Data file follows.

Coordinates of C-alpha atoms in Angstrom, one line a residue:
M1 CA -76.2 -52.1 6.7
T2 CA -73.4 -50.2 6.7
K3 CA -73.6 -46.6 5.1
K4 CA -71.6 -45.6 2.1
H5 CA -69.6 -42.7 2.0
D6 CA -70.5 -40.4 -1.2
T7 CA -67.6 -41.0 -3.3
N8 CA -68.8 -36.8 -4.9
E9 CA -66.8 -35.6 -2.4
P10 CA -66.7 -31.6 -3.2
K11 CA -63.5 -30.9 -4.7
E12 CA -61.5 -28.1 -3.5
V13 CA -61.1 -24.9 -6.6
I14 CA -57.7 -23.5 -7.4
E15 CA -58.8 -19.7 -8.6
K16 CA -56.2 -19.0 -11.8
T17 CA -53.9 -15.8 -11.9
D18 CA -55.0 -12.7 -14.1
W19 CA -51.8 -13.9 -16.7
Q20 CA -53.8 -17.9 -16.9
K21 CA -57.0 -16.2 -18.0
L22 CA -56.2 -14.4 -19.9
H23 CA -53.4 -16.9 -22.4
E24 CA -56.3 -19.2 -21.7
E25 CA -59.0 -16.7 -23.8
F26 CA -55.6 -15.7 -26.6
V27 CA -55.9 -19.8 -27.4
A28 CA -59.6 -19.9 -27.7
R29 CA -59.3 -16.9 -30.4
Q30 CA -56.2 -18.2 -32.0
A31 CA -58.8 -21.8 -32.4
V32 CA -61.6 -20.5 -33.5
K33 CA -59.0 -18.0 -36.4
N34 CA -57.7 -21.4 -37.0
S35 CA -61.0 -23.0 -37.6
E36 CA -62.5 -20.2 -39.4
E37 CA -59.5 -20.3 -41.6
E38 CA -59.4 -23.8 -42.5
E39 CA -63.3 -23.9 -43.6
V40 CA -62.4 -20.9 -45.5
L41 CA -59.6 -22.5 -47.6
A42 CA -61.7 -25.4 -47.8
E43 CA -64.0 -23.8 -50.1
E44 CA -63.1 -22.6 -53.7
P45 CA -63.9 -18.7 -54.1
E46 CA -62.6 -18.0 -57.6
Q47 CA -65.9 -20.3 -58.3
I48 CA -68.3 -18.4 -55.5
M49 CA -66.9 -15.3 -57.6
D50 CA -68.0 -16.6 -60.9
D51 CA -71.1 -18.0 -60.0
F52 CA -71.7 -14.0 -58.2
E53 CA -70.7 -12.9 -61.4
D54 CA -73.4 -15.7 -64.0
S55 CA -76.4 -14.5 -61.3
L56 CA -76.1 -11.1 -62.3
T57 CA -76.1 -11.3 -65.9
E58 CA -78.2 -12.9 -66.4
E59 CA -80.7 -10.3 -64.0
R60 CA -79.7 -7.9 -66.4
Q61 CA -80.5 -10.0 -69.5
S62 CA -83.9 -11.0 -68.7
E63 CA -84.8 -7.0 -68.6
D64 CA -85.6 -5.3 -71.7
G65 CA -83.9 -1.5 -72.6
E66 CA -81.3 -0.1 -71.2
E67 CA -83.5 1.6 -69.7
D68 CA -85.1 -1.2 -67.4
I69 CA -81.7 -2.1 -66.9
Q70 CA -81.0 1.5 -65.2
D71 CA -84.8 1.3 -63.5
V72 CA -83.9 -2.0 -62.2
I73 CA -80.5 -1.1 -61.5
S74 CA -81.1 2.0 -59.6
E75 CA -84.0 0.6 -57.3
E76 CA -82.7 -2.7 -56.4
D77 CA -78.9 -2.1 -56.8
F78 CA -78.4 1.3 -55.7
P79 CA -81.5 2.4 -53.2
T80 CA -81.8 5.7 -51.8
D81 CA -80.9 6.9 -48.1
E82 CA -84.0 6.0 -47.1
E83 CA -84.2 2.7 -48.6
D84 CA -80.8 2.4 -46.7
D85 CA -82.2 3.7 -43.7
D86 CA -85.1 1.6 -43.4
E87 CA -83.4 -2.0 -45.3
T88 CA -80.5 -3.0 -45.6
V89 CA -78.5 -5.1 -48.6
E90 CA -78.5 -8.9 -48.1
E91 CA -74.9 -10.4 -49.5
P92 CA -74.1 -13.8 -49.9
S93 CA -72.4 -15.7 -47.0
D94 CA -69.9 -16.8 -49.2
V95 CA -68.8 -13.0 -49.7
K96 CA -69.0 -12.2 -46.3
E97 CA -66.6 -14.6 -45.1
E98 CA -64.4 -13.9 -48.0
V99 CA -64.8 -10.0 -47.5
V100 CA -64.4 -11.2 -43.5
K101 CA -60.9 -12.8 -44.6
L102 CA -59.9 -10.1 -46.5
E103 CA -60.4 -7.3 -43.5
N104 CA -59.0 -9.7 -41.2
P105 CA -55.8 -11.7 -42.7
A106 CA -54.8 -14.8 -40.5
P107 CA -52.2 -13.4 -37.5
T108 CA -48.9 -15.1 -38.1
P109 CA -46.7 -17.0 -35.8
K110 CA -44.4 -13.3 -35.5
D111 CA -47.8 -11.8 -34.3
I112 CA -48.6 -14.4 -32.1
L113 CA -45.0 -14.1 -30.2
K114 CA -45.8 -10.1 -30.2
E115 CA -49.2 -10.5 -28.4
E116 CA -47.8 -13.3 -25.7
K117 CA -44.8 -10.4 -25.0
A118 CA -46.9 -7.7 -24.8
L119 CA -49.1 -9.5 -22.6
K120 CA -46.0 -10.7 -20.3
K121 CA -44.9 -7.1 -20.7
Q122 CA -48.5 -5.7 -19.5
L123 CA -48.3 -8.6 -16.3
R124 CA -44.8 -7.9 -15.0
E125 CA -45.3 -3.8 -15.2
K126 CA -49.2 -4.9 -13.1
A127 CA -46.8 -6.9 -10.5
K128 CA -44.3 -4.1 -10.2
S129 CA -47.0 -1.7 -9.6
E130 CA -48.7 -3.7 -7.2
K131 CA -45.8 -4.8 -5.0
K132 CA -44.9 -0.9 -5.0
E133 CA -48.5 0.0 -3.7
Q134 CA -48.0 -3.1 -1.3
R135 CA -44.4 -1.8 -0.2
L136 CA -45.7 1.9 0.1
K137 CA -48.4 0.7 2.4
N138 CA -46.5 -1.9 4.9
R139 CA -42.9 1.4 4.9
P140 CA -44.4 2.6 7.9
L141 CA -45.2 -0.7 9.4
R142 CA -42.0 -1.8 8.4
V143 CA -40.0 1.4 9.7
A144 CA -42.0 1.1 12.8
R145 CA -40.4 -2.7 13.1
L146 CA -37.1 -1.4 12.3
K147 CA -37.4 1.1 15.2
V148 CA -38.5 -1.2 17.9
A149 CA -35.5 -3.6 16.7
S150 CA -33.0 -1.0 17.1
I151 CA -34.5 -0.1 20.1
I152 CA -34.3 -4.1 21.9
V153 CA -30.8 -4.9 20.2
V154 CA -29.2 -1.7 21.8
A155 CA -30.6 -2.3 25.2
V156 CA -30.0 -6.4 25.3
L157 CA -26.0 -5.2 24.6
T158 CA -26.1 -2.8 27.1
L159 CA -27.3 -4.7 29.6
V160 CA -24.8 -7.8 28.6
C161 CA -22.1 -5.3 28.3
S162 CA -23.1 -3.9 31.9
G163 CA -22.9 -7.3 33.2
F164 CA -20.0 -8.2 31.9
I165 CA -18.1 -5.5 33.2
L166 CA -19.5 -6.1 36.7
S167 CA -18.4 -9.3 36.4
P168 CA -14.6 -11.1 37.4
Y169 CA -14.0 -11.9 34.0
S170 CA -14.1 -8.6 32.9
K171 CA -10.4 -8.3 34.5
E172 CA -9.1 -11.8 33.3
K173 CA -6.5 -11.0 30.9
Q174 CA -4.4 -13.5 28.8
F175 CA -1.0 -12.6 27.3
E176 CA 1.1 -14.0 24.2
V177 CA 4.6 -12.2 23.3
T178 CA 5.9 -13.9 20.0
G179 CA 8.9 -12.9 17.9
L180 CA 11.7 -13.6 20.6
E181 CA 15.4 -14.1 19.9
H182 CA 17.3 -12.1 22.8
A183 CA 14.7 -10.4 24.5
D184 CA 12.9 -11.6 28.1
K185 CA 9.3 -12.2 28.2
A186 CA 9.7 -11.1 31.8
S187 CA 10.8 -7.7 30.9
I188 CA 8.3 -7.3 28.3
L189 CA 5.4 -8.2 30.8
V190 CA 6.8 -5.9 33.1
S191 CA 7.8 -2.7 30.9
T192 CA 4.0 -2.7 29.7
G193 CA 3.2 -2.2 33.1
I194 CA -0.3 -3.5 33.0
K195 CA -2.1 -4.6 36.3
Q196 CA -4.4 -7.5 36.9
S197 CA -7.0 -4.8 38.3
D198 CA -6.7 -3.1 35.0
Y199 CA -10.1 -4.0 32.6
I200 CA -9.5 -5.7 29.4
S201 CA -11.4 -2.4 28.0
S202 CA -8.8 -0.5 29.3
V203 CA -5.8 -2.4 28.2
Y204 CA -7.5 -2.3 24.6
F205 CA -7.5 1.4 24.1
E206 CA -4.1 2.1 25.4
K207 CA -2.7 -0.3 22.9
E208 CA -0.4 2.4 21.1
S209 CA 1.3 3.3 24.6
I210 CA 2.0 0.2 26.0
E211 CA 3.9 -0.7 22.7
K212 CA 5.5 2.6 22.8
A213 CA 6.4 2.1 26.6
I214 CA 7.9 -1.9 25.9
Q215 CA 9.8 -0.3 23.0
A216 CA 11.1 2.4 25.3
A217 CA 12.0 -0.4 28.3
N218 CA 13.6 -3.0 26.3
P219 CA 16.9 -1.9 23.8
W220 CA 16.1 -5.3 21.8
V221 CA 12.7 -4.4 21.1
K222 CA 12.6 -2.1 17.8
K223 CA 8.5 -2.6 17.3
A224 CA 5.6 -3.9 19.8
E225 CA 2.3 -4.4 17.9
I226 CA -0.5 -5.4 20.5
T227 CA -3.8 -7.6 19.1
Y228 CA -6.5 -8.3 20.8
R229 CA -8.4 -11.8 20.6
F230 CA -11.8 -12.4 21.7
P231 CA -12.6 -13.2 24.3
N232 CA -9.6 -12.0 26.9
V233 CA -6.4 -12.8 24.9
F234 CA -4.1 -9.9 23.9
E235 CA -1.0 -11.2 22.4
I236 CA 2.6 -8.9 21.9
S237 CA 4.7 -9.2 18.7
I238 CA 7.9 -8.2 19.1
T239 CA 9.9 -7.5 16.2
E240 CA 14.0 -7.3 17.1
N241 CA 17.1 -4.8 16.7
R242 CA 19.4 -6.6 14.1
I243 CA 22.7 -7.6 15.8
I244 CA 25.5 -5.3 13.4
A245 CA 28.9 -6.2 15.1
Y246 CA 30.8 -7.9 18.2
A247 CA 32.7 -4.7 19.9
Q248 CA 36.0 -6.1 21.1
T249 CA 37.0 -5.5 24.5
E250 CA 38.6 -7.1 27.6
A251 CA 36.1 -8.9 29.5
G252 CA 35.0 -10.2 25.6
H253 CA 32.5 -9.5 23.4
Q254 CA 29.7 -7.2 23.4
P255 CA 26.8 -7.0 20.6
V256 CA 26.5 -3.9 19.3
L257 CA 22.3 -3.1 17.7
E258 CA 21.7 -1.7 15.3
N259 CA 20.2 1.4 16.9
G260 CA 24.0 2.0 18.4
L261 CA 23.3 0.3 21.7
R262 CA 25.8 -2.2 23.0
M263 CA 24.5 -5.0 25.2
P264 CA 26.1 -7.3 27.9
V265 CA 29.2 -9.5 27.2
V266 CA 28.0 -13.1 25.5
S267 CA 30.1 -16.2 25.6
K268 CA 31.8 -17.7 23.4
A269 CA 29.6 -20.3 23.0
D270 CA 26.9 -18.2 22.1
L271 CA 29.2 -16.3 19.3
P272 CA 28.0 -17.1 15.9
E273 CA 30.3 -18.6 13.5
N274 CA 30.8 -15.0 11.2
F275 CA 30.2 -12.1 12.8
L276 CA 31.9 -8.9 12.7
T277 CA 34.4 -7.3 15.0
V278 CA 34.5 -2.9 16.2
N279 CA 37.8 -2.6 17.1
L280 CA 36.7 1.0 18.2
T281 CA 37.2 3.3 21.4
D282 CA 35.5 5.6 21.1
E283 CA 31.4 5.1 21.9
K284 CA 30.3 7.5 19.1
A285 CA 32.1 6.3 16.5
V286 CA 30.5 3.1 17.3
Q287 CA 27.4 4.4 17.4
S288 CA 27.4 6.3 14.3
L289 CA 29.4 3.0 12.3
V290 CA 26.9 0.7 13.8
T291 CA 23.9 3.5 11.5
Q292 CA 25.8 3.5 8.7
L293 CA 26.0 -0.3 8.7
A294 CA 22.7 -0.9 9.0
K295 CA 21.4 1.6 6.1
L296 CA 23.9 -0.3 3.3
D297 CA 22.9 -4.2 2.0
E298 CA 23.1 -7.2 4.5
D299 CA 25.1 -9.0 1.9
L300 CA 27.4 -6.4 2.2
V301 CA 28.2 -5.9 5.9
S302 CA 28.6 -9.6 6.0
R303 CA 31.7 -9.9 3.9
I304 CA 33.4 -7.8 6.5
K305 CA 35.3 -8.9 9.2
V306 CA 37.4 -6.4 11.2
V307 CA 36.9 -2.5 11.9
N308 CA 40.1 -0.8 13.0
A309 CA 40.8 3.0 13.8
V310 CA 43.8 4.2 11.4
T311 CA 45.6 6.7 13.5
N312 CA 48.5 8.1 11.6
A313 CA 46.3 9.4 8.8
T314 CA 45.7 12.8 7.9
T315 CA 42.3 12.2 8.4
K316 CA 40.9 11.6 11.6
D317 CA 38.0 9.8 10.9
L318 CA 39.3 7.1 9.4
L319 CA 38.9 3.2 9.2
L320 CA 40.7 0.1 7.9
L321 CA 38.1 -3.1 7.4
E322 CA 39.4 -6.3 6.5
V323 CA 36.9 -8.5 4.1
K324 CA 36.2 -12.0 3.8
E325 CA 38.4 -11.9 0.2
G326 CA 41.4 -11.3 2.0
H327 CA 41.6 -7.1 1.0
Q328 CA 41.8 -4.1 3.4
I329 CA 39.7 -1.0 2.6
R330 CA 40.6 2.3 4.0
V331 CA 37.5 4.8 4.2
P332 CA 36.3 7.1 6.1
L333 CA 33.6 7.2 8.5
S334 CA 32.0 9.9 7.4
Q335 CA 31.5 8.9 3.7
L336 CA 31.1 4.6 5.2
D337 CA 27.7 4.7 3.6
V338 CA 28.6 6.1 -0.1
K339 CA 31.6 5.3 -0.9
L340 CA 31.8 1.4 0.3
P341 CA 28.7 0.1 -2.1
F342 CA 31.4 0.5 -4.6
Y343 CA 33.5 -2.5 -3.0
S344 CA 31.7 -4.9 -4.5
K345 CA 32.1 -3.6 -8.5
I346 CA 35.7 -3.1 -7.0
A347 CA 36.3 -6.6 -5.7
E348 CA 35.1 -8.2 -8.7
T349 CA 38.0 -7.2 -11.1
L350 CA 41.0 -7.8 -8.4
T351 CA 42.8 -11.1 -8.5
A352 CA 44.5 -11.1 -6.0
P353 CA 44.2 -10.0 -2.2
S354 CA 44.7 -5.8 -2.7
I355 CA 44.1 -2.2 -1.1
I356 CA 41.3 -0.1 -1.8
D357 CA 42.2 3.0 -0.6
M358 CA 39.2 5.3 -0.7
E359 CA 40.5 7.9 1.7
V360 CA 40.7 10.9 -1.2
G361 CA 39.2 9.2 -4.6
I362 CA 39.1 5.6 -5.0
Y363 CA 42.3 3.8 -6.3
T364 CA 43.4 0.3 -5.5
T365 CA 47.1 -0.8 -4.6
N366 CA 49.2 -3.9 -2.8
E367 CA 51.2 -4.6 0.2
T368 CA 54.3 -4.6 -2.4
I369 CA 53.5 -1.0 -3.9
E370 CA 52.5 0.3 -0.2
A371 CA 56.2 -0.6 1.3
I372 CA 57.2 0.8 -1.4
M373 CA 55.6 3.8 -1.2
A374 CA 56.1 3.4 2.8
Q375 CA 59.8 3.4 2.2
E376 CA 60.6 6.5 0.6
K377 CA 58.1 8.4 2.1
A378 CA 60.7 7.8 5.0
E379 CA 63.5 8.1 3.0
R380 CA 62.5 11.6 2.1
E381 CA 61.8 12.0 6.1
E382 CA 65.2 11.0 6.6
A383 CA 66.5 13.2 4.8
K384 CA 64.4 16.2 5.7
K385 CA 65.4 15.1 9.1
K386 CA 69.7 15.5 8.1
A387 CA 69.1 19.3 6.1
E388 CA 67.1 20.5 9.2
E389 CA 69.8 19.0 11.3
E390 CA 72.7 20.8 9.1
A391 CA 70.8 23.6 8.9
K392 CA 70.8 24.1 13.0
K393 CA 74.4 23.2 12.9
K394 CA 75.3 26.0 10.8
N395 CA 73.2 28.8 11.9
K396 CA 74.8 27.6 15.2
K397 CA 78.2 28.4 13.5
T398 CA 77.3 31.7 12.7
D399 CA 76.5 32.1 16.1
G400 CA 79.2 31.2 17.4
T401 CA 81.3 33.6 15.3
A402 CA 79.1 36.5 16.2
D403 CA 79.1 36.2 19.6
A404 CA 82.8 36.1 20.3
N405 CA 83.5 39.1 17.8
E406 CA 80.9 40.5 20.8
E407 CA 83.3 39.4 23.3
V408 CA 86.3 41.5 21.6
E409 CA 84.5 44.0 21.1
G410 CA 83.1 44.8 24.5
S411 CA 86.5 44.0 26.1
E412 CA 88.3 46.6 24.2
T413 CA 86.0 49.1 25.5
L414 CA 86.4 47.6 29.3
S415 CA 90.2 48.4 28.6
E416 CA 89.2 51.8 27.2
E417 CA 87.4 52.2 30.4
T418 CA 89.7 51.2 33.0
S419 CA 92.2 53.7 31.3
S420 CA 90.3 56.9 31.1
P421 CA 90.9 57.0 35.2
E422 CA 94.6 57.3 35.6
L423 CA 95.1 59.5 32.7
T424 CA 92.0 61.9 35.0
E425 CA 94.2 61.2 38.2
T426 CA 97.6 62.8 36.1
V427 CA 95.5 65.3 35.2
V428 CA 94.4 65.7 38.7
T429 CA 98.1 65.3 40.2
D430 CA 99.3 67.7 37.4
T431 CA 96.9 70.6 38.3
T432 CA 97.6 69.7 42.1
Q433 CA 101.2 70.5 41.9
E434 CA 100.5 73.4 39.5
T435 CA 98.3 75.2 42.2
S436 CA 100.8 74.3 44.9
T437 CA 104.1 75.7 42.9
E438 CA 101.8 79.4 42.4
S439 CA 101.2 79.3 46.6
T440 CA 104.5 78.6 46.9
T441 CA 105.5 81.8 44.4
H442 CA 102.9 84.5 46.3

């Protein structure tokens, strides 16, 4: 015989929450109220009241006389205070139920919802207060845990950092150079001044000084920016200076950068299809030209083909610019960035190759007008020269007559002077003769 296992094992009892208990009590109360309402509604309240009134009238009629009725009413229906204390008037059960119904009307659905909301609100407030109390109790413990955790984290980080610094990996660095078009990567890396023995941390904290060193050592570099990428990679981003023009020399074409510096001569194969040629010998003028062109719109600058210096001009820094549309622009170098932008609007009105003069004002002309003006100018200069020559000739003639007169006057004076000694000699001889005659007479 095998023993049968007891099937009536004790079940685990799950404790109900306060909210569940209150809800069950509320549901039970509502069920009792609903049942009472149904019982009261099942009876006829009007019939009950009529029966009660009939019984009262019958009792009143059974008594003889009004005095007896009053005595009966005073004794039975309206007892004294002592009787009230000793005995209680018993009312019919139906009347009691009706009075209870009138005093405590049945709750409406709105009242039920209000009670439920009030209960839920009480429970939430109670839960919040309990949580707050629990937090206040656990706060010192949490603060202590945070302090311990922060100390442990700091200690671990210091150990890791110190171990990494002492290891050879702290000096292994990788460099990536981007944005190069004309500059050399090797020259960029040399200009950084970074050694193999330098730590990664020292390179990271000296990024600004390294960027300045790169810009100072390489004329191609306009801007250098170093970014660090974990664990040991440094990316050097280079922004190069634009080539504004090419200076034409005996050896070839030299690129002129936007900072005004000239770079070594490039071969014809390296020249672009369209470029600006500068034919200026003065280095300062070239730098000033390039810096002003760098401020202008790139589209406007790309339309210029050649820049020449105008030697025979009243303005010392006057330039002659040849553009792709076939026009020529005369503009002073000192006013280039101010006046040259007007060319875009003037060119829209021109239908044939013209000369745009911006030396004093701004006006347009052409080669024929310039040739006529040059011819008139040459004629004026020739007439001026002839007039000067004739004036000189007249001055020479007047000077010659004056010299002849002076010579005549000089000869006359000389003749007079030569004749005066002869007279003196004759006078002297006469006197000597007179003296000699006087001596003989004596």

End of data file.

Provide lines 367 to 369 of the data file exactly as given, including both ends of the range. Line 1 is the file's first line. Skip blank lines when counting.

N366 CA 49.2 -3.9 -2.8
E367 CA 51.2 -4.6 0.2
T368 CA 54.3 -4.6 -2.4